Navigation - "the process or activity of ascertaining one's position and planning and following a route" begins in early childhood. From the time at which children begin to crawl, they are navigating. As they get older, their ability to "navigate" , to move from point to point, improves.
The training pages here describe some of the stages that children will pass through and the skills that they will develop as they do so. The purpose of these pages is to provide leaders and parents with exercises and games that they can use to help children develop these basic navigation skills.
These pages are under continual development - if you have suggestions or additional games, we'd be delighted to hear from you.
We've divided the skills and activities into four main age groups
Click the image to see the skills and activities for each age group
As early as one year old, children start to learn positional awareness
- where they are in relation to other things
- where things are in relation to one another
Concepts such as pointing and gestures and words such as on/under, in front/behind, here/there and in/out are generally understood by children even before they can talk.
As they grow and become more mobile, youngsters ability to understand and interact with the environment around them is critical.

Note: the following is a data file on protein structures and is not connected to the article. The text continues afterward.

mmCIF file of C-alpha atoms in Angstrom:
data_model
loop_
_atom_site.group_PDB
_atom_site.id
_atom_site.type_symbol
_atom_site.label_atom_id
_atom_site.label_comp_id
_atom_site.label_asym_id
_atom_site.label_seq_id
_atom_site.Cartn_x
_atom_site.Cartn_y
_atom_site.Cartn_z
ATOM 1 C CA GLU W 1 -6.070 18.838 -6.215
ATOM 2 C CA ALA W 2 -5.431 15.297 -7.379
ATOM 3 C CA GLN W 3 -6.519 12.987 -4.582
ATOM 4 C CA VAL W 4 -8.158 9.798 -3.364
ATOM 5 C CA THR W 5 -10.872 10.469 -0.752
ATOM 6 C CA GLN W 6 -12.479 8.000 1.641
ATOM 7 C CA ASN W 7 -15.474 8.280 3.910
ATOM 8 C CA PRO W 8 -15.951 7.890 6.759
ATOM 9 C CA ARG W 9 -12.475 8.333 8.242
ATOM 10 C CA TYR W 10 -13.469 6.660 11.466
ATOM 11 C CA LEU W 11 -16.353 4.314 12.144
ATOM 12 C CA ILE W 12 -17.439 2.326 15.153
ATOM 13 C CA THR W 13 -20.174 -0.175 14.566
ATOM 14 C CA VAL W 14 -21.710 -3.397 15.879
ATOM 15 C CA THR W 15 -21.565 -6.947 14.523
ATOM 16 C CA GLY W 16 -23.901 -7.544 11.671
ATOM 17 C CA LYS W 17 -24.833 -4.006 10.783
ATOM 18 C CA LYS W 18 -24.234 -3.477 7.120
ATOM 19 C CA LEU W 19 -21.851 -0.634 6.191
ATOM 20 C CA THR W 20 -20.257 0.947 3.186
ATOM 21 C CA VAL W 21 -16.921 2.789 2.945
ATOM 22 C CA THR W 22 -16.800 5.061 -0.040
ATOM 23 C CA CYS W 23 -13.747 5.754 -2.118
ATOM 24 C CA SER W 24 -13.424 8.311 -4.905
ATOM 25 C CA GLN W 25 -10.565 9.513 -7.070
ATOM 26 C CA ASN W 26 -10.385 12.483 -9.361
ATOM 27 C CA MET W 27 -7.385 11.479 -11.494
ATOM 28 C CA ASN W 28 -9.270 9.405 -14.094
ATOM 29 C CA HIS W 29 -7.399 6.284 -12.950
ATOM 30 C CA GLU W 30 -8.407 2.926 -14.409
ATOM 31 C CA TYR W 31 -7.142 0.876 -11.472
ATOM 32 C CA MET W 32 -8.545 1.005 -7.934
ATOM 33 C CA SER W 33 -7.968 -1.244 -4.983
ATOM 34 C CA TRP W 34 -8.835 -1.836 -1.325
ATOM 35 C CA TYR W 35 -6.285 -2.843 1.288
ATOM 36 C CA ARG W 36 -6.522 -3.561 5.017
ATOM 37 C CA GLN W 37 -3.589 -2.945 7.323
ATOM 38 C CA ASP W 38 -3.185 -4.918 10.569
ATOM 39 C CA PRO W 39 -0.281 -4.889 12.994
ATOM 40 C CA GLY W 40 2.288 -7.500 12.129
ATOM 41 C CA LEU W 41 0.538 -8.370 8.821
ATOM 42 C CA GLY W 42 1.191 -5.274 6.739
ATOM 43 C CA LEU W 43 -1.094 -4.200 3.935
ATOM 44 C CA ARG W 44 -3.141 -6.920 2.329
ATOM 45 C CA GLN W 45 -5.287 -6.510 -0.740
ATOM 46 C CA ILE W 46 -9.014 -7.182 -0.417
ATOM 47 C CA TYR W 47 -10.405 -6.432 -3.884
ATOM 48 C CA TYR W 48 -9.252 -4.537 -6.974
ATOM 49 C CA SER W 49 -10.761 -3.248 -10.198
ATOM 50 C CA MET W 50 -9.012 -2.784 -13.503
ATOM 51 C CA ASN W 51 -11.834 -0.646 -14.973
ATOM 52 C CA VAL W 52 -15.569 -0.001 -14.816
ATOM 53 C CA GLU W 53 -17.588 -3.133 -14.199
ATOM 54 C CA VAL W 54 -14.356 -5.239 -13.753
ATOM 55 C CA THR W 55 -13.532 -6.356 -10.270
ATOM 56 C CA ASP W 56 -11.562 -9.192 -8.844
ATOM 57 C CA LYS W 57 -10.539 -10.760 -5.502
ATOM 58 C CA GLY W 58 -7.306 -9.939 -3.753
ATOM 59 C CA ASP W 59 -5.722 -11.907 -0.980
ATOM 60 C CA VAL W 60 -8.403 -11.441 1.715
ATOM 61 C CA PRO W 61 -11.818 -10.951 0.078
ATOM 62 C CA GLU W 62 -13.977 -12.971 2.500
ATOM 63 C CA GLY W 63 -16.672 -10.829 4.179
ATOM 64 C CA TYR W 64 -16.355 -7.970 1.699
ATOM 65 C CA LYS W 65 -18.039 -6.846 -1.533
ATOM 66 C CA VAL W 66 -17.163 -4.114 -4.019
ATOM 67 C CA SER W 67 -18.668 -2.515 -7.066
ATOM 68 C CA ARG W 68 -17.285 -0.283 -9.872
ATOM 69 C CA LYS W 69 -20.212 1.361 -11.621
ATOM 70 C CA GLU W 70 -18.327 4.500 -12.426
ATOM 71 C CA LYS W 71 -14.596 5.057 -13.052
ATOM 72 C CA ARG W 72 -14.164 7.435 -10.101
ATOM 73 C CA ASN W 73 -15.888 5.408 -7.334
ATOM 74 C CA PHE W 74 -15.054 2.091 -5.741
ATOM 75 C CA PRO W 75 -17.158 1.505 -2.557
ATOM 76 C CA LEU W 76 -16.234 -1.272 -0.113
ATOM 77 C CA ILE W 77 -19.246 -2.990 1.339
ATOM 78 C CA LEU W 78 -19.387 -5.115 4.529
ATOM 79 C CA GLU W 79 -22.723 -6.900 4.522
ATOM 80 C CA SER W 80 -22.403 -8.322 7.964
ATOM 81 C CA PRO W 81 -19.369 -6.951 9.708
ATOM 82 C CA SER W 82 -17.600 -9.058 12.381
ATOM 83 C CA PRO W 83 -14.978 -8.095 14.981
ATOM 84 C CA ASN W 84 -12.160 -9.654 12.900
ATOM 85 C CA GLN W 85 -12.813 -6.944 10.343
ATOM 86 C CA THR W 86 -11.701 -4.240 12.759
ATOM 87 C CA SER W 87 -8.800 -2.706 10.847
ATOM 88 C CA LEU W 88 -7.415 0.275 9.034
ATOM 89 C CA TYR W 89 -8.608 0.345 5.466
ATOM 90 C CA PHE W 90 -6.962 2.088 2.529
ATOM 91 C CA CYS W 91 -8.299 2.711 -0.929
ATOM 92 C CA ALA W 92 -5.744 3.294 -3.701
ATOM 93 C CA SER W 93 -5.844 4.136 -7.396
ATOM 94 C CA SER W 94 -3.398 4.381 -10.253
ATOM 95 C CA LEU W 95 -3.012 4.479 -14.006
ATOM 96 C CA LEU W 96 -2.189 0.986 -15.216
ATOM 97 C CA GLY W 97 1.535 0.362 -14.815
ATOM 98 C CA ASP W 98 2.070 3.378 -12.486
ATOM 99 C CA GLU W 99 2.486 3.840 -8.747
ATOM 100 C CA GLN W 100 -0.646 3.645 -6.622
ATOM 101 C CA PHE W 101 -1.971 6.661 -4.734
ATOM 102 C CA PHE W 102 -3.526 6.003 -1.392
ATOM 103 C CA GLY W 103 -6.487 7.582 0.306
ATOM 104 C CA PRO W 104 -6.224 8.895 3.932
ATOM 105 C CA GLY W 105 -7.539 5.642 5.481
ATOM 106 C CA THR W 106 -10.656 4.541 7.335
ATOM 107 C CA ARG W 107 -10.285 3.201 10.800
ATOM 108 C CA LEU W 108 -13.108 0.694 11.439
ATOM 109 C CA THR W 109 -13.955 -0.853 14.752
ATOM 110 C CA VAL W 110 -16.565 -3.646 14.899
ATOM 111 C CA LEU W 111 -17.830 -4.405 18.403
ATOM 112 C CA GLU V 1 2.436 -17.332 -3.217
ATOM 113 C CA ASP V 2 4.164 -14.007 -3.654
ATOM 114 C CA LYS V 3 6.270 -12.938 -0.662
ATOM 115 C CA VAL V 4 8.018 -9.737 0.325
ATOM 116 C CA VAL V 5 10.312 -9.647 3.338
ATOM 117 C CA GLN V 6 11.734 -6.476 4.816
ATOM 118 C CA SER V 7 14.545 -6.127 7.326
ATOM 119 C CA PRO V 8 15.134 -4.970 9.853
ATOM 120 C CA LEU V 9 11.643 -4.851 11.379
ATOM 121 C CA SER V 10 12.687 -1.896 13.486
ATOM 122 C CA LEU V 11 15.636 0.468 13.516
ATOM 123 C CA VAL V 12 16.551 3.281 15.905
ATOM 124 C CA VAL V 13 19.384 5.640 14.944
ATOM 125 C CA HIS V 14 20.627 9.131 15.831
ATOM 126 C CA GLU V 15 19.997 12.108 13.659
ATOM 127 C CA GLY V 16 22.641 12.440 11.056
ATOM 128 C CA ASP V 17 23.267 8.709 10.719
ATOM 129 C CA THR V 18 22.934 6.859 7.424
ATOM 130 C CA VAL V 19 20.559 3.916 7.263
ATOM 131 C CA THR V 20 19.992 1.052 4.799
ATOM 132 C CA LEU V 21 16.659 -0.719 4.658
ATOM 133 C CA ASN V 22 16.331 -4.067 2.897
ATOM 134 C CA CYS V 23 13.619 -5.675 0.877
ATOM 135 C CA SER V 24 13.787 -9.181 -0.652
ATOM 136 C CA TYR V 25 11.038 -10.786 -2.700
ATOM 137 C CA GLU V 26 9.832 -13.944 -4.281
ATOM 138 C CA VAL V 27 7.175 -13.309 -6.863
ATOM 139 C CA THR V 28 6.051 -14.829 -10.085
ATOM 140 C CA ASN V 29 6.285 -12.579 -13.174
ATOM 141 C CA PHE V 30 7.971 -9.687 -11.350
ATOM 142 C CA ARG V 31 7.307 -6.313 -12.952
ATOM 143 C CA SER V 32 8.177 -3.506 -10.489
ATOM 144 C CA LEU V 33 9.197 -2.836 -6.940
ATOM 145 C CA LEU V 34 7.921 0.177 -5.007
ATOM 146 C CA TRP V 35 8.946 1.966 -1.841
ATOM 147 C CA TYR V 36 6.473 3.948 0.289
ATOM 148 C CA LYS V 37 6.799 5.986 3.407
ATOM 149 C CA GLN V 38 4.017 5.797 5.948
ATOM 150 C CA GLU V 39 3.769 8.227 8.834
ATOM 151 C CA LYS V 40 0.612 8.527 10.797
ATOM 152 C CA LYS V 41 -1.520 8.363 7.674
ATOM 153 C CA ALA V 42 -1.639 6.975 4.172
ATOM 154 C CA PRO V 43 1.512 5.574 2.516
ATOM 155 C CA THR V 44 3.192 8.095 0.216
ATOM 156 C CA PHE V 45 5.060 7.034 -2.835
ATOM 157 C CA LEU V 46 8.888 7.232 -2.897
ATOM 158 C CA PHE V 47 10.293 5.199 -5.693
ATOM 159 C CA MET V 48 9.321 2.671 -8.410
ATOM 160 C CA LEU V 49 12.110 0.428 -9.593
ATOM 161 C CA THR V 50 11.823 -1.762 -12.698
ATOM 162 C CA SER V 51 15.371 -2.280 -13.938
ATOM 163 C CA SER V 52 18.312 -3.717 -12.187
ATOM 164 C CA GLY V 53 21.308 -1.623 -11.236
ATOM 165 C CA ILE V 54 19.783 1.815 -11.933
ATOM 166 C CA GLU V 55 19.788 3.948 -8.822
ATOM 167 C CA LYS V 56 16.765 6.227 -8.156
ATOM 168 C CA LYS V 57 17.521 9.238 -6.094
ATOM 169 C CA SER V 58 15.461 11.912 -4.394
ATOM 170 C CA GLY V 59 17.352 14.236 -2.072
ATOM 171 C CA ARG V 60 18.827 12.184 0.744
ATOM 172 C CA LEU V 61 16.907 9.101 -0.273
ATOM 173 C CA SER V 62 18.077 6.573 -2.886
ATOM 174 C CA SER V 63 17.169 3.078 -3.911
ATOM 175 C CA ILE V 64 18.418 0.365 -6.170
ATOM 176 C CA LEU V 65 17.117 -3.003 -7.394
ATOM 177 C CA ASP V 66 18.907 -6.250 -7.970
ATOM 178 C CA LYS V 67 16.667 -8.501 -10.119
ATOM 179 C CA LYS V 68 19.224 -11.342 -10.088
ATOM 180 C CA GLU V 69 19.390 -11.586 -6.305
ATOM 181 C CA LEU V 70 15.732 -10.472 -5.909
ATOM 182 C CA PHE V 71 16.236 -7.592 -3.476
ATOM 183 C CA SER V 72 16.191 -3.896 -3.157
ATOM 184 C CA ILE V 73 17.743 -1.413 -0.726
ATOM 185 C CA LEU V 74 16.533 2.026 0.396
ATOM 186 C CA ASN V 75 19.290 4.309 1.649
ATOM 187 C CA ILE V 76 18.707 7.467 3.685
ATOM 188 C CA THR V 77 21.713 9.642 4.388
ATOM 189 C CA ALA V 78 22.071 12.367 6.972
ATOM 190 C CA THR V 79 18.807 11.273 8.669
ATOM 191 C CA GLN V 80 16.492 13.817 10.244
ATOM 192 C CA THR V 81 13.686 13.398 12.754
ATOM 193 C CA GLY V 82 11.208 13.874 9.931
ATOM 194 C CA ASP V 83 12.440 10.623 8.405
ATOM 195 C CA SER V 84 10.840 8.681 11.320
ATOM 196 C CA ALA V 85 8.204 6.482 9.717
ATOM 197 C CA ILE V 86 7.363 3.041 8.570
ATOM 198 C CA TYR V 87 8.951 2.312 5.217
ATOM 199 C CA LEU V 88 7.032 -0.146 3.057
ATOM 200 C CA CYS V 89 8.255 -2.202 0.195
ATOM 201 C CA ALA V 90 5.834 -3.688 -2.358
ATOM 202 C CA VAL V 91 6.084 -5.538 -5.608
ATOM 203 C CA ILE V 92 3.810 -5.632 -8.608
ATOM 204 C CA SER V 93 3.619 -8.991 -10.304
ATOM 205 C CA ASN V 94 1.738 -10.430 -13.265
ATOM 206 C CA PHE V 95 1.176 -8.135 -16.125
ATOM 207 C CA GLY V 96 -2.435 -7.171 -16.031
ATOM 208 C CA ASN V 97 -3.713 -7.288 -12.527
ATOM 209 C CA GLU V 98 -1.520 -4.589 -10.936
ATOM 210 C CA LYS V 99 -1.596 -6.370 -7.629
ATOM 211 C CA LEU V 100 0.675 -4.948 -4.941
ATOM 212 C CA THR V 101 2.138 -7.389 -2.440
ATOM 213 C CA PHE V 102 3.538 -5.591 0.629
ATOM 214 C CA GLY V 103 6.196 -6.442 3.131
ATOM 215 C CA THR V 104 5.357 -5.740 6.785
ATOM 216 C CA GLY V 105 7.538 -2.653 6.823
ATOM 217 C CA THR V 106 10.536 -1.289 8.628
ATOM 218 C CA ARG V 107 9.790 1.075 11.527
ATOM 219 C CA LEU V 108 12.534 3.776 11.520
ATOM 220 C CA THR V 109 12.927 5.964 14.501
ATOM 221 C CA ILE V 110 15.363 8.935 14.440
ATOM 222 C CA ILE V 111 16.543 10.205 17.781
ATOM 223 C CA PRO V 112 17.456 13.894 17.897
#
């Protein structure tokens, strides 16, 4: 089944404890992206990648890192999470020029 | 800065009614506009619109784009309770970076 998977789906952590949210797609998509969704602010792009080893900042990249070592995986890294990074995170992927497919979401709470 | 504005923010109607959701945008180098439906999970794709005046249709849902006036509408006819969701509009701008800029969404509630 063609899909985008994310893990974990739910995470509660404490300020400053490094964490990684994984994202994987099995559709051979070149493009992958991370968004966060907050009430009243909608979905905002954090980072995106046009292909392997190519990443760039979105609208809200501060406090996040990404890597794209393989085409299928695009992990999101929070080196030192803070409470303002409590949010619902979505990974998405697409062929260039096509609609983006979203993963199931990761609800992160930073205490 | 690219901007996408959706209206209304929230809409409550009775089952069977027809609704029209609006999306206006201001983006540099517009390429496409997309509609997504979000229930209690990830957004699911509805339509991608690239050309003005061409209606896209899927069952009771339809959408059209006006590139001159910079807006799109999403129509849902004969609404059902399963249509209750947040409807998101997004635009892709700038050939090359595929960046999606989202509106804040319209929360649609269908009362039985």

At 6-8 years old, kids understand most positional words and know how to use them to describe things or actions to others. They can negotiate obstacle courses, build things with blocks and solve puzzles.
The activities here provide opportunities for children to practise spatial awareness skills and demonstrate their proficiency with them.
At 8 years old, children are more aware of the area around them and understand about personal safety to navigate through it with reasonable safety.
Activities that develop essential physical skills such as gross and fine motor skills, hand-eye coordination and spatial awareness are important.
Cubs are physically able to take part in basic navigation events and have sufficient spatial awareness to comprehend concepts such as basic mapping, map scale and cardinal compass directions. Children in Cub Packs get the opportunity to learn and practise these skills in a group situation.
By Scout age, children are safe enough to participate, in a restricted environment, in small groups.
They now have the ability to understand artificial concepts such as grid coordinates, latitude and longitude, mapping land-forms.
Scouts have the ability to learn more advanced navigation skills; skills that allow them to choose the best route from one point to another using a map.
|Find features within sight of the start||Y||Y||Y||Y|
|Understand spatial concepts||Y||Y||Y||Y|
|Find features along a marked route||Y||Y||Y||Y|
|Understand colours on a map||Y||Y||Y|
|Recognise features within sight of the start||Y||Y||Y|
|With adult help - orient a map||Y||Y|
|Understand symbols on a map||Y||Y|
|Use linear features/handrails to navigate||Y||Y|
|Thumb the map||Y||Y|
|Orient the map using a compass||Y||Y|
|Mark a course on a map||Y||Y|
|Use attack points||Y|
|Identify route choice options||Y|
|Walking a bearing||Y|
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